Online Charter Schools Show Disappointing Results
By Carole Hornsby Haynes, Ph.D. | November 12, 2015 National Center for Policy Analysis
The Center for Research on Educational Options (CREDO) at Stanford University recently published its findings for a study about the academic impact of online charter schools. Only full-time online charter students in seventeen states and Washington, D.C. were included.
The study sought to answer whether e-schools are a niche option that best fit a small group of students possessing a specific set of characteristics or whether they are a viable solution for educational challenges for today’s families.
Online schools may be a good option:
- for young working artists,
- as a solution for temporary emergencies within the student’s household,
- to have a highly flexible schedule for taking courses while helping to support one’s family,
- to avoid unpleasant situations within a school environment, or
- as another choice for those who just don’t fit the traditional public school model.
It is important to note that a significant number of virtual charter students are disadvantaged, both from a measureable standpoint such as poverty or special education status or race, or in other ways not measured by CREDO.
The virtual charter students lagged in math and reading when compared with the traditional public school students with whom they were matched. Although in two states the online charters outpaced traditional public schools in reading, there were none in math. Online students learned the equivalent of 73 fewer days in reading and 180 fewer days in math—they lost nearly a half-year in reading and nearly a full year in math.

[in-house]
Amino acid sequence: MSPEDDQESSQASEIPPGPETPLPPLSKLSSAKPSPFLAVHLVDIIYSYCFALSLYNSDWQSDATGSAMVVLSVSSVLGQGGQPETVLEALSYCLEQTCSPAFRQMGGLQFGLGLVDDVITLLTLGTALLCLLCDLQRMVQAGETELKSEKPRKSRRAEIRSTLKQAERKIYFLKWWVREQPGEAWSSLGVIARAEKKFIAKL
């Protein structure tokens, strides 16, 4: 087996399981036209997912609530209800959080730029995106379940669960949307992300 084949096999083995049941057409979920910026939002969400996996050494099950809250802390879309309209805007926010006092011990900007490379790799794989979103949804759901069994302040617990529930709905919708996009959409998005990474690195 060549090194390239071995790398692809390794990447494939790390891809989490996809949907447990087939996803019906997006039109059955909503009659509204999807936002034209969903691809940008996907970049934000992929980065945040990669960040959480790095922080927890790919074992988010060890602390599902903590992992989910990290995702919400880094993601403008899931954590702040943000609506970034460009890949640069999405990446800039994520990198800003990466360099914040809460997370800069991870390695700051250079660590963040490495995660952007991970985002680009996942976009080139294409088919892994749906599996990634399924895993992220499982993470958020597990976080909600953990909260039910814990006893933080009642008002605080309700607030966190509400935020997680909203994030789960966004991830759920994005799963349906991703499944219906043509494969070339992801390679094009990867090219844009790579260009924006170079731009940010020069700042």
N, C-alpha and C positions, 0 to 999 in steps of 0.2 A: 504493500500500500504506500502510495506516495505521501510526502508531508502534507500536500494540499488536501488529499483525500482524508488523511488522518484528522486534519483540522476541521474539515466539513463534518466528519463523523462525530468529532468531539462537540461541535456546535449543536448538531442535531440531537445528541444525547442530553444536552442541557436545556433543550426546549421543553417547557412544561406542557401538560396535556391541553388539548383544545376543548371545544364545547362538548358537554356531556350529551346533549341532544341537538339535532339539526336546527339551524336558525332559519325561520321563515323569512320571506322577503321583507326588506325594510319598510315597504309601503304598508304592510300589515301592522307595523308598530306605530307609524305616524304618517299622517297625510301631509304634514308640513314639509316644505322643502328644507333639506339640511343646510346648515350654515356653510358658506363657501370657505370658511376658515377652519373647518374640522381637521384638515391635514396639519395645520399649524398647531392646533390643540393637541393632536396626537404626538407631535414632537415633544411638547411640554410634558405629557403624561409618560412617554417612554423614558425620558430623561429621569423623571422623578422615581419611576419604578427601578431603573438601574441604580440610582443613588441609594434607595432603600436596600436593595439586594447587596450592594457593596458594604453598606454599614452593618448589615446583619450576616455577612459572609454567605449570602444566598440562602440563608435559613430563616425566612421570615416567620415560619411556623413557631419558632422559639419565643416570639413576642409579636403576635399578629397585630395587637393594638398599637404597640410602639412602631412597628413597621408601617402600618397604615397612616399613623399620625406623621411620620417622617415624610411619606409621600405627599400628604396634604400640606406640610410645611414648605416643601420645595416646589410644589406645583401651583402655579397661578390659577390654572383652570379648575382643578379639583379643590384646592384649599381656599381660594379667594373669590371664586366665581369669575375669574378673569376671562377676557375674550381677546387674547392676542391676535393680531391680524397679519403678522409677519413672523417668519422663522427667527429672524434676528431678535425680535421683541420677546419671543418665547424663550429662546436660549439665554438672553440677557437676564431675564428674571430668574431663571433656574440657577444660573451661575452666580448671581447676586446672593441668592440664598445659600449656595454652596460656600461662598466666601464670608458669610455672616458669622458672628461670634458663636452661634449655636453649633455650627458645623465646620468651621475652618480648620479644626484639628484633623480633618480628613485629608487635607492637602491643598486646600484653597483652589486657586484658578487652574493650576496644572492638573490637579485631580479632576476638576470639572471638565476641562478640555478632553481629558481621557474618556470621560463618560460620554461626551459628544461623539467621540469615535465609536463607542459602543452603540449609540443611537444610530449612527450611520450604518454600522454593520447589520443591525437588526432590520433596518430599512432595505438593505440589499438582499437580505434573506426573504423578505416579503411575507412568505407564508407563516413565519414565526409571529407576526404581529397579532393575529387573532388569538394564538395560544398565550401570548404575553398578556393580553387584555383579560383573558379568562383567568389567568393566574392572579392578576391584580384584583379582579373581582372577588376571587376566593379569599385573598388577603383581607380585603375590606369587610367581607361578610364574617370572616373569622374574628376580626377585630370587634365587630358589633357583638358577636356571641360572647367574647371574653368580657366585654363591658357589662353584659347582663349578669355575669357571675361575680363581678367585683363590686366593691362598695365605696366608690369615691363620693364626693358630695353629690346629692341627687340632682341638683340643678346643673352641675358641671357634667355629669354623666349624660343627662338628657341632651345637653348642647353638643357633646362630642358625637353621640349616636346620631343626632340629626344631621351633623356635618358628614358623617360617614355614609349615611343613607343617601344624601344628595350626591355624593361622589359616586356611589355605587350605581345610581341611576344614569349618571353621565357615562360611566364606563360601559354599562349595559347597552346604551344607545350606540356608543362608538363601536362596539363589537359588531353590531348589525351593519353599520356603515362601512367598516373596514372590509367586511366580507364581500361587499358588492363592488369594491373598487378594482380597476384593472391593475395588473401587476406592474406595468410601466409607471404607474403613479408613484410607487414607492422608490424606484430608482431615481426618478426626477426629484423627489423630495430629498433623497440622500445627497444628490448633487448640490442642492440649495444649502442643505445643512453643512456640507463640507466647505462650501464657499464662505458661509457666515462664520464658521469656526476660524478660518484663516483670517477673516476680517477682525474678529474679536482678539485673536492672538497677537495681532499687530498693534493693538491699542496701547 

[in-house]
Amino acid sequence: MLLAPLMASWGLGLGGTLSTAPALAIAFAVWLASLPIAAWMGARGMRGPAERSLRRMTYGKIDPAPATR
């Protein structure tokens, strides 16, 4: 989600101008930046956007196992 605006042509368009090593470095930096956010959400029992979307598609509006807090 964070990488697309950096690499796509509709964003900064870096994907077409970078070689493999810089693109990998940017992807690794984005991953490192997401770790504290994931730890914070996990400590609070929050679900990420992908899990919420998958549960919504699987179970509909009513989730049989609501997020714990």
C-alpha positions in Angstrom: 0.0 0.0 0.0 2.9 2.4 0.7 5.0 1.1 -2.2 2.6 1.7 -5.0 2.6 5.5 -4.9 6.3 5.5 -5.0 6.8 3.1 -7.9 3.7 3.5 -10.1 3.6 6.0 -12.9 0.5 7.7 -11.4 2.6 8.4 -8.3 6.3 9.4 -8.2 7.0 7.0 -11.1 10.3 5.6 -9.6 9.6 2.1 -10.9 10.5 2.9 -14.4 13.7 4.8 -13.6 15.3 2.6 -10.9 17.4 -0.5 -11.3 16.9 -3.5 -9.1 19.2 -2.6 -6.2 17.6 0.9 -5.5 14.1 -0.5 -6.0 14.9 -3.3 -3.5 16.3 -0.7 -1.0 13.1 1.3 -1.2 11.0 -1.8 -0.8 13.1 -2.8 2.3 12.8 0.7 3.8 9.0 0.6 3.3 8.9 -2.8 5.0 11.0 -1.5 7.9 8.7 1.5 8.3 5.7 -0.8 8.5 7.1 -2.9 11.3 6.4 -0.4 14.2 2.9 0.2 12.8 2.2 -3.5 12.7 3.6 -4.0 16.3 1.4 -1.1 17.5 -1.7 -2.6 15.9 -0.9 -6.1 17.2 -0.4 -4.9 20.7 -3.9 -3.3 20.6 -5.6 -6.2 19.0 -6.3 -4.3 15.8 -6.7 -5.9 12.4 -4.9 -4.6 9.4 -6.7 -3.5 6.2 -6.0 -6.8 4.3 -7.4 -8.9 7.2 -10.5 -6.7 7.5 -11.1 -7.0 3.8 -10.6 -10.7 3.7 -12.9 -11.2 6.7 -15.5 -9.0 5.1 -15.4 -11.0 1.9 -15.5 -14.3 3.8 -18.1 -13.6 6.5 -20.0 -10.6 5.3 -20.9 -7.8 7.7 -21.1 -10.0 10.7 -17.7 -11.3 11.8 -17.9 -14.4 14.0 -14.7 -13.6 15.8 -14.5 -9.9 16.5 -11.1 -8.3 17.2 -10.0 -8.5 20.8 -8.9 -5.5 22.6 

Even though online learning may be the best choice for some students, the evidence suggests that they are not benefiting academically.
Thomas B. Fordham Institute notes that, before being allowed to expand the number of online charters within a state, charter providers must deliver a higher quality of online materials to improve student performance.
Even so, it is unrealistic to expect a youngster to sit isolated for endless hours, “going to school” on a computer screen without face to face contact with a human teacher. Unless the online materials are really creative and fun to study, how can we expect the child to remain engaged and excited about learning? From personal experience, just staying awake while staring at a lifeless screen is half the battle.